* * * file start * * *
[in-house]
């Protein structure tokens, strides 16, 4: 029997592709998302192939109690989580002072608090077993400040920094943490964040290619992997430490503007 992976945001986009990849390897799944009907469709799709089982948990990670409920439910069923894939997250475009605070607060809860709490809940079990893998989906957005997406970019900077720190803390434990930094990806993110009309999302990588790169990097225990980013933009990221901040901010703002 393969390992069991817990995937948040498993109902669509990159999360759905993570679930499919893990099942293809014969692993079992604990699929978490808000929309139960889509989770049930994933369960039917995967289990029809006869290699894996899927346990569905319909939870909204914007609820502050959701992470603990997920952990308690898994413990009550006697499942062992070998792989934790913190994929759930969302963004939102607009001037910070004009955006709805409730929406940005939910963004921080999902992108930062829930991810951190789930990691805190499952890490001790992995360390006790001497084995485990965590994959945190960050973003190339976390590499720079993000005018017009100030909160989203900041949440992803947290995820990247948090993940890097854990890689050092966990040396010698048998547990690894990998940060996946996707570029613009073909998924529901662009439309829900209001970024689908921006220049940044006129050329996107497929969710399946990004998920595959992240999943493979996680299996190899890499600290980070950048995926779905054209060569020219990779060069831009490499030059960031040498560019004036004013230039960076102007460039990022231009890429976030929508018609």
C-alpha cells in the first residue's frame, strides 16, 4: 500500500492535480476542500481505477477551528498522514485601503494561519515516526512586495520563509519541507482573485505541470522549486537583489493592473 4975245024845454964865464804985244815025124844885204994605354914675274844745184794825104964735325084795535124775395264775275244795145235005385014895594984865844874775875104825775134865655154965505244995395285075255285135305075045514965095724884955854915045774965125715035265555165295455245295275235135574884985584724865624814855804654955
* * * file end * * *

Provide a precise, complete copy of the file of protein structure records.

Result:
[in-house]
């Protein structure tokens, strides 16, 4: 029997592709998302192939109690989580002072608090077993400040920094943490964040290619992997430490503007 992976945001986009990849390897799944009907469709799709089982948990990670409920439910069923894939997250475009605070607060809860709490809940079990893998989906957005997406970019900077720190803390434990930094990806993110009309999302990588790169990097225990980013933009990221901040901010703002 393969390992069991817990995937948040498993109902669509990159999360759905993570679930499919893990099942293809014969692993079992604990699929978490808000929309139960889509989770049930994933369960039917995967289990029809006869290699894996899927346990569905319909939870909204914007609820502050959701992470603990997920952990308690898994413990009550006697499942062992070998792989934790913190994929759930969302963004939102607009001037910070004009955006709805409730929406940005939910963004921080999902992108930062829930991810951190789930990691805190499952890490001790992995360390006790001497084995485990965590994959945190960050973003190339976390590499720079993000005018017009100030909160989203900041949440992803947290995820990247948090993940890097854990890689050092966990040396010698048998547990690894990998940060996946996707570029613009073909998924529901662009439309829900209001970024689908921006220049940044006129050329996107497929969710399946990004998920595959992240999943493979996680299996190899890499600290980070950048995926779905054209060569020219990779060069831009490499030059960031040498560019004036004013230039960076102007460039990022231009890429976030929508018609």
C-alpha cells in the first residue's frame, strides 16, 4: 500500500492535480476542500481505477477551528498522514485601503494561519515516526512586495520563509519541507482573485505541470522549486537583489493592473 4975245024845454964865464804985244815025124844885204994605354914675274844745184794825104964735325084795535124775395264775275244795145235005385014895594984865844874775875104825775134865655154965505244995395285075255285135305075045514965095724884955854915045774965125715035265555165295455245295275235135574884985584724865624814855804654955